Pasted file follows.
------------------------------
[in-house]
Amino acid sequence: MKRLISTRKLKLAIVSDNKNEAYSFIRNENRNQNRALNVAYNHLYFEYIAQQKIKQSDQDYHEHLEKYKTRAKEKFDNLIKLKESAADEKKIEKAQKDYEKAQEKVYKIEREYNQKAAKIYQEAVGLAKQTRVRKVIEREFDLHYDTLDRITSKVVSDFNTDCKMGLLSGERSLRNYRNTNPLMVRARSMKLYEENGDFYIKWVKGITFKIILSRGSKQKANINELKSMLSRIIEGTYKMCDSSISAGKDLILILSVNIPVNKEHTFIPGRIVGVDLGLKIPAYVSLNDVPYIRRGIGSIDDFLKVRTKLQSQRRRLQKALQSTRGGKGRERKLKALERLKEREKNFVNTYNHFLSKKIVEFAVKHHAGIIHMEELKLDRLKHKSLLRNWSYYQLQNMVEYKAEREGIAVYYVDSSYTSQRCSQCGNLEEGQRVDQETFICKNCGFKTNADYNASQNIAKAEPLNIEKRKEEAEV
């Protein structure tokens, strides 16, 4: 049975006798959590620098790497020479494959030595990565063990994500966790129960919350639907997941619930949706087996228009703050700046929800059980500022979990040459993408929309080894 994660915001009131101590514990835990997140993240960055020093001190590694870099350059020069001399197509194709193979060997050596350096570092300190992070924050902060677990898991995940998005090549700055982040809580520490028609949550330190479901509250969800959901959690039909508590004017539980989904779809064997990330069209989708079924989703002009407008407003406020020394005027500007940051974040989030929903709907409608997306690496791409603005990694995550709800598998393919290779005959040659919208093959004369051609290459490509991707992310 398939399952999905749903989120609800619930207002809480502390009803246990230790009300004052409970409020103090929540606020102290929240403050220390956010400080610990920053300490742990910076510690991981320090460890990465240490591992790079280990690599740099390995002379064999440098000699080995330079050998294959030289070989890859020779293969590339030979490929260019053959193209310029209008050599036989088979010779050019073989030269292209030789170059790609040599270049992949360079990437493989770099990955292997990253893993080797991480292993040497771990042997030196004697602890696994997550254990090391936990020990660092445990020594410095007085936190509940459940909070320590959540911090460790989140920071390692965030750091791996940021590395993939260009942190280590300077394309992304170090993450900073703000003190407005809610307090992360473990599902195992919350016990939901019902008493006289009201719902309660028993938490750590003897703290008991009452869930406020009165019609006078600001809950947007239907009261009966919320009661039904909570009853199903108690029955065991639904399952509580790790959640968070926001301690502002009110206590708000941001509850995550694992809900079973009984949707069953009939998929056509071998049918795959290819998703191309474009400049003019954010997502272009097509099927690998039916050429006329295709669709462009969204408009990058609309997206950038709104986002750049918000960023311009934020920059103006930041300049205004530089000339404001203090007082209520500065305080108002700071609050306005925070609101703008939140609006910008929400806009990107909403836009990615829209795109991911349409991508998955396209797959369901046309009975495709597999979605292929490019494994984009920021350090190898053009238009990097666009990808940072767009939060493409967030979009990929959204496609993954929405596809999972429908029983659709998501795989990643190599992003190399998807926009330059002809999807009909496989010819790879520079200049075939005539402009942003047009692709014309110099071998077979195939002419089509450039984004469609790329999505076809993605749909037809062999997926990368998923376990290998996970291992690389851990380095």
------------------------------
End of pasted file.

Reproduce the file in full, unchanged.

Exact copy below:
[in-house]
Amino acid sequence: MKRLISTRKLKLAIVSDNKNEAYSFIRNENRNQNRALNVAYNHLYFEYIAQQKIKQSDQDYHEHLEKYKTRAKEKFDNLIKLKESAADEKKIEKAQKDYEKAQEKVYKIEREYNQKAAKIYQEAVGLAKQTRVRKVIEREFDLHYDTLDRITSKVVSDFNTDCKMGLLSGERSLRNYRNTNPLMVRARSMKLYEENGDFYIKWVKGITFKIILSRGSKQKANINELKSMLSRIIEGTYKMCDSSISAGKDLILILSVNIPVNKEHTFIPGRIVGVDLGLKIPAYVSLNDVPYIRRGIGSIDDFLKVRTKLQSQRRRLQKALQSTRGGKGRERKLKALERLKEREKNFVNTYNHFLSKKIVEFAVKHHAGIIHMEELKLDRLKHKSLLRNWSYYQLQNMVEYKAEREGIAVYYVDSSYTSQRCSQCGNLEEGQRVDQETFICKNCGFKTNADYNASQNIAKAEPLNIEKRKEEAEV
């Protein structure tokens, strides 16, 4: 049975006798959590620098790497020479494959030595990565063990994500966790129960919350639907997941619930949706087996228009703050700046929800059980500022979990040459993408929309080894 994660915001009131101590514990835990997140993240960055020093001190590694870099350059020069001399197509194709193979060997050596350096570092300190992070924050902060677990898991995940998005090549700055982040809580520490028609949550330190479901509250969800959901959690039909508590004017539980989904779809064997990330069209989708079924989703002009407008407003406020020394005027500007940051974040989030929903709907409608997306690496791409603005990694995550709800598998393919290779005959040659919208093959004369051609290459490509991707992310 398939399952999905749903989120609800619930207002809480502390009803246990230790009300004052409970409020103090929540606020102290929240403050220390956010400080610990920053300490742990910076510690991981320090460890990465240490591992790079280990690599740099390995002379064999440098000699080995330079050998294959030289070989890859020779293969590339030979490929260019053959193209310029209008050599036989088979010779050019073989030269292209030789170059790609040599270049992949360079990437493989770099990955292997990253893993080797991480292993040497771990042997030196004697602890696994997550254990090391936990020990660092445990020594410095007085936190509940459940909070320590959540911090460790989140920071390692965030750091791996940021590395993939260009942190280590300077394309992304170090993450900073703000003190407005809610307090992360473990599902195992919350016990939901019902008493006289009201719902309660028993938490750590003897703290008991009452869930406020009165019609006078600001809950947007239907009261009966919320009661039904909570009853199903108690029955065991639904399952509580790790959640968070926001301690502002009110206590708000941001509850995550694992809900079973009984949707069953009939998929056509071998049918795959290819998703191309474009400049003019954010997502272009097509099927690998039916050429006329295709669709462009969204408009990058609309997206950038709104986002750049918000960023311009934020920059103006930041300049205004530089000339404001203090007082209520500065305080108002700071609050306005925070609101703008939140609006910008929400806009990107909403836009990615829209795109991911349409991508998955396209797959369901046309009975495709597999979605292929490019494994984009920021350090190898053009238009990097666009990808940072767009939060493409967030979009990929959204496609993954929405596809999972429908029983659709998501795989990643190599992003190399998807926009330059002809999807009909496989010819790879520079200049075939005539402009942003047009692709014309110099071998077979195939002419089509450039984004469609790329999505076809993605749909037809062999997926990368998923376990290998996970291992690389851990380095």